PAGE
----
Wednesday , 27 March 2019

Culinary history for children

Harsha Shetye wants Goan children to know their traditional kitchen tools and other cultural things. She has achieved her aim with her book, ‘Champu In Randchikud’ that will release on August 25 at Ravindra Bhavan, Margao. She shares her views with NT BUZZ



Harsha Shetye is a passionate writer who manages her versatility being a poet, storyteller, and writer with ease. She loves to cook traditional Goan recipes that are rare in present times. Her passion for collecting ancient Goan traditional kitchen tools and equipment has strongly fortified her roots to the Goan culture. Her upcoming children’s short story book, ‘Champu in Randchikud’ is an attempt to motivate children to read and introduce them to their Goan roots.

Harsha was fond of telling her son Raj stories who would always make a fuss in eating his food as an infant. She says: “The only way to feed him was singing rhymes and creating stories.” Back then, she never thought of jotting the stories down or documenting them.

A few years back, Konkani Bhasha Mandal organised many workshops on children’s literature that included resource persons from NCERT Delhi, Usha Sharma and from Ektara Bhopal, Sushil Shukla. They trained potential story writers with the prime focus on being careful while they wrote stories for children.

Here Harsha learnt how to write stories for children, usage of words and most importantly about the words that shouldn’t be used at all. She further understood that certain subjects like nature and the surroundings and new concepts that a writer wants to introduce to children should appear naturally, and not intentionally. She extensively read children’s literature to understand the rules followed.

“The stories were there in my mind because I had created them but the way of putting them into words was a task. The presentation of the story makes it effective, we have to be especially choosy in the stories we write for children. The workshops organised by Konkani Bhasha Mandal were beneficial and I learnt to execute my stories from introduction to climax quite effectively and effortlessly.” She wrote most of the stories during the workshops that were then corrected and rectified by the other learners at workshops.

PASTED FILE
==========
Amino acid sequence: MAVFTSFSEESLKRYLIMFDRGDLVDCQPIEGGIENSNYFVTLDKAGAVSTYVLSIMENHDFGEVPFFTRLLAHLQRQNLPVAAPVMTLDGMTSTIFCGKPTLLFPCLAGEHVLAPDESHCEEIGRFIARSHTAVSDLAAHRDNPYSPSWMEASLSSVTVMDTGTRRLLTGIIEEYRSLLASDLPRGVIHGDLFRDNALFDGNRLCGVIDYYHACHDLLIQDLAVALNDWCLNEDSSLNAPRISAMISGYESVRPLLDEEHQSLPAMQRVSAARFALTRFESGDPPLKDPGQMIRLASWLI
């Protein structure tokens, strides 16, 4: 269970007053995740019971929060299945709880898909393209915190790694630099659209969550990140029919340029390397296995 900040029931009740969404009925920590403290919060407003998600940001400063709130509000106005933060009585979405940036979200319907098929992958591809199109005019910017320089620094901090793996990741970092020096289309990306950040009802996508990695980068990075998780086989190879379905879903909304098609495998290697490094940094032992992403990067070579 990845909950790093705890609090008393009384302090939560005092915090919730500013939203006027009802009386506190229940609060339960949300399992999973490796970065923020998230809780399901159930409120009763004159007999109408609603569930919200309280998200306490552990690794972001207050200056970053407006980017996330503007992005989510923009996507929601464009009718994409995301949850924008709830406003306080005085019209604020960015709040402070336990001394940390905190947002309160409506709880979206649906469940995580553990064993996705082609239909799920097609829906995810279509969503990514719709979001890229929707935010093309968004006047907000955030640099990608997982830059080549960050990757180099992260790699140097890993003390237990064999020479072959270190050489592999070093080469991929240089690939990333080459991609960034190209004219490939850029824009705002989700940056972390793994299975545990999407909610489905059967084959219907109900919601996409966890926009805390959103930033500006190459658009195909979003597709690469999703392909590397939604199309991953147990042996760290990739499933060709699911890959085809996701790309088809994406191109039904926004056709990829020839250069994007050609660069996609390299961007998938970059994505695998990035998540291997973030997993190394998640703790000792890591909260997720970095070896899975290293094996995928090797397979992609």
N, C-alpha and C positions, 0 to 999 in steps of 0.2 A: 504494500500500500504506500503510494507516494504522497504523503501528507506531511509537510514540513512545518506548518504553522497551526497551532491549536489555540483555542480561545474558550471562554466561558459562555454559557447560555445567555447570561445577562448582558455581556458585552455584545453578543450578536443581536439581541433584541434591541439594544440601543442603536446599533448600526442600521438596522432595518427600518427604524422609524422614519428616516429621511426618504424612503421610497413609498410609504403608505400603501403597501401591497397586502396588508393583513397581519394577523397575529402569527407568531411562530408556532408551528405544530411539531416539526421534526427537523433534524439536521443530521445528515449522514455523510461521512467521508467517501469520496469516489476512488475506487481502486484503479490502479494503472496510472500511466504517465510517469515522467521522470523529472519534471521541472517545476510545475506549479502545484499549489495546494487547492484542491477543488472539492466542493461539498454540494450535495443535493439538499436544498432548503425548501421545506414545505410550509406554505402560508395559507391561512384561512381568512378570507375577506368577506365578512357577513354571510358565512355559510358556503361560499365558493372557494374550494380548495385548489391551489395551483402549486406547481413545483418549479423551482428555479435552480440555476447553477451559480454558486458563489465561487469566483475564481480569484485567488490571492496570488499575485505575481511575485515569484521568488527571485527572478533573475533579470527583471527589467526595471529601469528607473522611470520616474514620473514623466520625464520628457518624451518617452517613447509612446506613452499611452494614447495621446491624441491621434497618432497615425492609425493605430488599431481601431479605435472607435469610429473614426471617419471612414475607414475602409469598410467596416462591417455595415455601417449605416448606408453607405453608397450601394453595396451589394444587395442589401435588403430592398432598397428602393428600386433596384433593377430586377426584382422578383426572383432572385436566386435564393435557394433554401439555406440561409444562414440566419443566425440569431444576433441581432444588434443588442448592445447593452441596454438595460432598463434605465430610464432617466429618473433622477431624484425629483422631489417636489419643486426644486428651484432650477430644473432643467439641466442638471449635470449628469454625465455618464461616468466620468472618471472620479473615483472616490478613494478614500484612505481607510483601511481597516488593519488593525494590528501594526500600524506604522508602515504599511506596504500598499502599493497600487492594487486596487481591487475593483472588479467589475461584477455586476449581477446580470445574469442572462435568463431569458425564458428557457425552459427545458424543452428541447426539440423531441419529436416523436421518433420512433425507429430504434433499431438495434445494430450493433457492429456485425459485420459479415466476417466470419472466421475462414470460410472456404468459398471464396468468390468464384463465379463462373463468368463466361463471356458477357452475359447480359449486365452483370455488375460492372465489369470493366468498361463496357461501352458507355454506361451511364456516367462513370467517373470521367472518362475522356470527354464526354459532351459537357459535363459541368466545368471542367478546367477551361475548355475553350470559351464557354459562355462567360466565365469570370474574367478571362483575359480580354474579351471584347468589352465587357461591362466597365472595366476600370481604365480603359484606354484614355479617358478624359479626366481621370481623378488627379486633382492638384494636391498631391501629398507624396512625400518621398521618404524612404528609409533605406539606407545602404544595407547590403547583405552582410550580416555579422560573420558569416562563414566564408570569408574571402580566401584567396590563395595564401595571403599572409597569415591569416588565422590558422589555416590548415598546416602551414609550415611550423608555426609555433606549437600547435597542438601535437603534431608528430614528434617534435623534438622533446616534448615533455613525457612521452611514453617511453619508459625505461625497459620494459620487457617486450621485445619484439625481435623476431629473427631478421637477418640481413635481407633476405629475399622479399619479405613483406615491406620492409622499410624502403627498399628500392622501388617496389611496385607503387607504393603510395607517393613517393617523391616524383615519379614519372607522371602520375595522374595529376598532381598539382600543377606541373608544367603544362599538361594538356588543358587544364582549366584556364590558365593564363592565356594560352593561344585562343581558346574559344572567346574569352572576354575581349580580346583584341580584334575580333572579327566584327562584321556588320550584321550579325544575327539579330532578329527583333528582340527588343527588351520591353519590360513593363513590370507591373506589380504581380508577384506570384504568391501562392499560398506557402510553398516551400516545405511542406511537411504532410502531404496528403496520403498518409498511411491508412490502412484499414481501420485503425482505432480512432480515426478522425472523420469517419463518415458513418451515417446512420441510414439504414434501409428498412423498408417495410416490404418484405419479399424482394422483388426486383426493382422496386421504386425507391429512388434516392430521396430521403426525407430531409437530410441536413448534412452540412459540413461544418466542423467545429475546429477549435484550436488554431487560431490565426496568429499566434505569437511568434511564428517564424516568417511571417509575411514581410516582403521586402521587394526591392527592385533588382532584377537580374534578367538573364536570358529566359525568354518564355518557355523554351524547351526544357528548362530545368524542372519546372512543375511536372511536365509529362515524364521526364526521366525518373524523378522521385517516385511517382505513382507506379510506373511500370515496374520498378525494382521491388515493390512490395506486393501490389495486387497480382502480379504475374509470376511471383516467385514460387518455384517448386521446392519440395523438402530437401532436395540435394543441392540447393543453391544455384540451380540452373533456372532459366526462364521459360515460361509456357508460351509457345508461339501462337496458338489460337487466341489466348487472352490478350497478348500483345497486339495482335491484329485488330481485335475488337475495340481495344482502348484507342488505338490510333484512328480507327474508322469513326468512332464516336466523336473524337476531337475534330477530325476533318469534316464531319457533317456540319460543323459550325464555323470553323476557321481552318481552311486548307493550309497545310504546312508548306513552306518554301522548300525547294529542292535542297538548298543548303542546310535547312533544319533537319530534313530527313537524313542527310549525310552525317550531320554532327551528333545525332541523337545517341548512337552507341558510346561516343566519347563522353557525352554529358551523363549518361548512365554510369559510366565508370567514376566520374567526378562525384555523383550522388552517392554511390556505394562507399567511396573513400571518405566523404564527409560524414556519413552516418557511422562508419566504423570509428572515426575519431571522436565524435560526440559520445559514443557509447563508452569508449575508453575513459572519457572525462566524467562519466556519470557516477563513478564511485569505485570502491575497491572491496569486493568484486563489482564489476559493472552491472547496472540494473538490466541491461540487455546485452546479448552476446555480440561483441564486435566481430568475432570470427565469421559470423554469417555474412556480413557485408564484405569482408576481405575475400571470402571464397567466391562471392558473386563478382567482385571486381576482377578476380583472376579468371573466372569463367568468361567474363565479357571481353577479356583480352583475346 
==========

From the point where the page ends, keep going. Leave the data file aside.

Earlier, all children’s stories compulsorily had to have a moral but with the changing trends, story writers write stories for children to inculcate the reading habit in them, to help them learn the language, to entertain them, and to introduce them to a new concept, subject or surrounding.

Harsha constantly writes about ancient Goan kitchen tools on Konkani magazines and she has introduced these tools to children in her collection of stories ‘Champu in Randchikud’. Tools like ‘shevgo’ meant to make vermicelli is unique to Goa and unknown to children, when they are introduced as a noodle-maker to them, they easily remember it. Similarly, wooden kitchen toys that are sold at Fatorpa feast are introduced to children through story. She has kept in mind the present times and has created the scenes that involves grandmothers and grandfathers who have recently retired from their service, something that is seen today and thus children can relate to.

Her sole aim behind writing these stories was to introduce the names of the Goan traditional and cultural tools, toys, and other things that are still unknown to children. Although we do not use these tools in our kitchen today, Harsha believes that children should know the value of their heritage and the roots of Goan culture.

Speaking about the title of the book, Harsha mentions that she had a doll named Champu in her childhood. “I dwelled on my childhood as well as my son’s childhood while writing stories of this book. The ideas and expressions that came from my son (as an infant) when I told him a story, I’ve added in these in the stories. Writing this book was a nostalgic journey for me,” she adds.

Children learn faster when they are young and they can pick up almost anything from what they read. Harsha has learnt to be careful with her usage of words while writing stories. Discriminatory words with reference to skin colour or words like ‘blind’, ‘deaf’, ‘fat’ should not be used. Rather they should be presented indirectly such as ‘blind’ can be replaced by ‘he couldn’t not see’.

‘Champu In Randchikud’ is her first short story collection for children. She has earlier written nursery rhymes in ‘Jagma’ in 2010, travelogues in ‘Chala Bharat Bhovuya’ in 2013 and ‘Bomade’ (one children story) in 2017. The travelogues are usually meant for adults, but she thought of introducing the concept of travelogues to children by writing simple language. Her other books include ‘Mhaji Mati Mhaje Mollob’ (Poetry, 2007), ‘Motyanchi Mall’ (collection of essays, 2011), ‘Anandyatra’ (travelogues, 2012), ‘Katharang’ (short stories, 2014), and ‘Goyanchi Savanni’ (Birds of Goa, 2016).

‘Champu In Randchikud’ is published by Dambab Prakashan. The cover page is illustrated by Anant Kamat Bambolkar, while the illustrations and paintings inside the book are by Seeya Pandit. With a total of 13 stories, the high quality coloured pictures and illustrations, this book certainly competes with other English story books and makes for a good read.

(‘Champu In Randchikud’ by Harsha Shetye will release on August 25 at Ravindra Bhavan, Margao at 4.30 p.m.)

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